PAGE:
Then the hymn moves on in the same vein: I pour contempt on all my pride; what is true humility?  Not ‘I’m a really humble person’ or ‘I’m proud to be humble’.  Our speaker remembered from years ago a poster which said ‘I used to be conceited but now I’m perfect’.  Real humility is the thing to be seeking after, the servant heart that Jesus demonstrated.  As William Temple put it, ‘Humility does not mean thinking less of yourself than other people, nor does it mean having a low opinion of your own gifts, it means freedom from thinking about yourself at all’.  Do we ever go very long without thinking about ourselves?  And this humility is spelt out in the words of the next verse.

Forbid it, Lord, that I should boast, save in the death of Christ my God.  In fact the whole hymn is based on those words based on a verse from Galatians 614   May I never boast except in the cross of our Lord Jesus Christ through which the world has been crucified to me and I to the world.  The original title of the hymn was Crucifixion to the world by the cross of Christ.

Then the words of the hymn move on to All the vain things that charm me most; vain things are things we may hanker after.  I remember reading of a businessman who hankered after having his own yacht moored at the local marina and finally he achieved his dream and proudly invited all his friends and colleagues to a party on his yacht to show it off.  But, as he proudly stood on the deck and looked around, he was dismayed to find that his yacht was in fact the smallest one moored there.  His achievement had a hollow ring to it.

The dictionary definition of vain is unsubstantial, empty, of no effect and vain things come in many guises, activities that occupy and waste time.  Yes, it’s good to spend time relaxing watching TV or playing computer or video games, but sometimes these things can take over, even become addictive.  Perhaps too much vanity in our appearance, spending too long in front of a mirror.  That’s not something I actually like to do these days because there’s always that old woman looking back at me.  Pat saw a T-shirt on holiday which read ‘Appearances are important – always remember to wear a smile’.

The next verse paints a powerful picture: See from his head, his hands, his feet, sorrow and love flow mingled down.  Remember how Jesus saw his mother at the foot of the cross and the disciple he loved standing nearby.  As he was dying, Jesus had that love and concern for his mother but also he had that great love for each one of us, love mingled with sorrow.  Described as a Man of sorrows in the Servant Song in Isaiah – but Pat’s own feeling that Jesus’ love for her also has sorrow.  Pat’s own experience is the reality that love.  Pat experienced it in a hospital bed and felt cocooned in warmth and love and she know that was before she became a Christian and that day she became a Christian because she knew the reality of that love.  And then he’s also got sorrow for me, for each one of us.  He’s filled with love and compassion when we weep, he weeps with us.  A couple of weeks ago, Robert mentioned the Footprints verse, being carried during our most difficult times and I hope that’s an experience we can all share here knowing that we are carried in our difficult times.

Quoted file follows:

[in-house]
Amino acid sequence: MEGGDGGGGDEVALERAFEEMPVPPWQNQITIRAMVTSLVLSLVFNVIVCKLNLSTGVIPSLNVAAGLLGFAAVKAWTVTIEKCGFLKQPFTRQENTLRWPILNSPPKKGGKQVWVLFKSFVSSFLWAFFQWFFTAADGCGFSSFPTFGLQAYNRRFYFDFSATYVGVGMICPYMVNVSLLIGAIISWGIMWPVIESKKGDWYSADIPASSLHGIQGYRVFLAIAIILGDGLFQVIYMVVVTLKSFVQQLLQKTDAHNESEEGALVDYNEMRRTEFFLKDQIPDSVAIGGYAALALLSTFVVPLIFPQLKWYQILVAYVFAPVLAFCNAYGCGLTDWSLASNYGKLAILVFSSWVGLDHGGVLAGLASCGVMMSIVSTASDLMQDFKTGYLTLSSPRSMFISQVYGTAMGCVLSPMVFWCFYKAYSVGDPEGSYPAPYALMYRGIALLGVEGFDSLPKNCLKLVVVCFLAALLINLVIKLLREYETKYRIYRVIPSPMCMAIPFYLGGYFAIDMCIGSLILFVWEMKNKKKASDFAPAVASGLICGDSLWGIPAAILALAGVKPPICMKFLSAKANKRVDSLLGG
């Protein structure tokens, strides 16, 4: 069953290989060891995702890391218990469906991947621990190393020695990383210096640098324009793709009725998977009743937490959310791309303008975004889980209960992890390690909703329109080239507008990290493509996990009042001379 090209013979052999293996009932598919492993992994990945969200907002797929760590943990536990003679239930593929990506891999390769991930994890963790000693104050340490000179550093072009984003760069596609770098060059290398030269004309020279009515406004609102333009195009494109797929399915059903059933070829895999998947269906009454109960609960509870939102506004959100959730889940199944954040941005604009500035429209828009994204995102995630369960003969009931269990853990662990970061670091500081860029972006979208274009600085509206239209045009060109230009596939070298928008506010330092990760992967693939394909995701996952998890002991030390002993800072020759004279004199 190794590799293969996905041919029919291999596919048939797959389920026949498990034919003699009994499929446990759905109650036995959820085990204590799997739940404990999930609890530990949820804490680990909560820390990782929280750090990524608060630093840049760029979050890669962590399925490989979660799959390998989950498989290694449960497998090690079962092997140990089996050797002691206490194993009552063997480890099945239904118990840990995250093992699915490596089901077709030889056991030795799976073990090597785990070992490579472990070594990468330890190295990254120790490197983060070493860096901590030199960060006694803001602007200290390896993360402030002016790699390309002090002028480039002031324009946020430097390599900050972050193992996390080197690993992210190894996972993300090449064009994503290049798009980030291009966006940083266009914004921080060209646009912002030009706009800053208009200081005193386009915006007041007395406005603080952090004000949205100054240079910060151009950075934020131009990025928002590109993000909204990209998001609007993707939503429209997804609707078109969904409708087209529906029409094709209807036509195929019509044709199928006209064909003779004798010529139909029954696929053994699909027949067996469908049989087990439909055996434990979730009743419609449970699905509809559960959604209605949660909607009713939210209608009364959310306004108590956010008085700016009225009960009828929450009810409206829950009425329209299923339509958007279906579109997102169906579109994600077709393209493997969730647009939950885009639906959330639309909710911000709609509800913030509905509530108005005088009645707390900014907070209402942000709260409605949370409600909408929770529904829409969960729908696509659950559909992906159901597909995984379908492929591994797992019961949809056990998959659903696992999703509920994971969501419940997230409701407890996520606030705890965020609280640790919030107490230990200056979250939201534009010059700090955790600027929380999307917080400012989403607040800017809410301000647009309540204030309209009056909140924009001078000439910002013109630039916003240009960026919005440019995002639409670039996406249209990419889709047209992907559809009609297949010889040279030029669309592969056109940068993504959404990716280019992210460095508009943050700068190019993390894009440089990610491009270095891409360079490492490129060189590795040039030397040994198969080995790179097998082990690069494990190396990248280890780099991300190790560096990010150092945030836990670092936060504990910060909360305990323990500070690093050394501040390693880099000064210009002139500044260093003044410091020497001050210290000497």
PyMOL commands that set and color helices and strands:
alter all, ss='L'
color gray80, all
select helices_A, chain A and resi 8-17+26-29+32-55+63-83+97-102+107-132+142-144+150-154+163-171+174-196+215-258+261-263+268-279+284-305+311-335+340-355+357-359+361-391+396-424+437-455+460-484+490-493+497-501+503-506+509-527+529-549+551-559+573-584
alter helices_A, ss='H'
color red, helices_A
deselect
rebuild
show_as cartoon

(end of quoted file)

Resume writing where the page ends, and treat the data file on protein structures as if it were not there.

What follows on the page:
In the last line of this verse, Did thorns compose so rich a crown?  If you’ve ever pricked your fingers on a bramble or a thorn, you know how painful that can be.  This crown of thorns pushed roughly onto Jesus, not just to cause more pain but also as a mockery.  So Jesus gave up his crown in heaven for a crown of thorns.  Jesus was and is a king and this crown intended as mockery was actually an excellent symbol of who and what Jesus came to accomplish.

Originally to the hymn there was a fourth verse which goes:
His dying crimson like a rose spreads all his body on the tree
And I am dead to all the glow and all the glow is dead to me

Again, a powerful image but over time it has come to be omitted; Pat wondered if that was because that was too graphic an image - of dying crimson being blood.

And now the last verse in its entirety:
Were the whole realm of nature mine that were an offering far too small
Love so amazing, so divine, demands my soul, my life, my all

Once, after this hymn had been sung in the church of St Edmund in London, a priest, Fr Ignatius, repeated the last two lines of the hymn and he added, ‘Well, I’m surprised to hear you sing that; do you know that all together, you put only 15s in the collection plate this morning?’  Originally, the word was ‘present’, not offering’ but present doesn’t mean as much as offering.  Offering means so much more, offering in worship, offering in sacrifice, offering devotion.  My soul, my life, my all – these three pledges are the climax of the hymn are a sacrifice that once had only been required from those taking monastic vows.  Going back to a story of William Temple in 1931 at the end of the Oxford Mission where he lead a congregation in the university church of St Mary the Virgin in the singing of the hymn When I survey, he stopped the congregation just before the last stanza and asked them to read the words for themselves.  ‘Now,’ he said, ‘if you mean them with all your heart, sing as loud as you can; if you don’t mean them at all, keep silent.  If you mean them, even a little and want to mean them more, sing them very softly.’  The organ played and two thousand voices whispered; for many who participated, it was a never to be forgotten experience.


It’s a wonderful hymn; so let’s spend some time reflecting on the hymn.  Anything that may have spoken to you this evening or simply to give thanks to Jesus for all that he has done for us on that wondrous cross, let’s pray

The version of When I survey played at the close was from the album Journey into the Morn by Iona; see also their YouTube page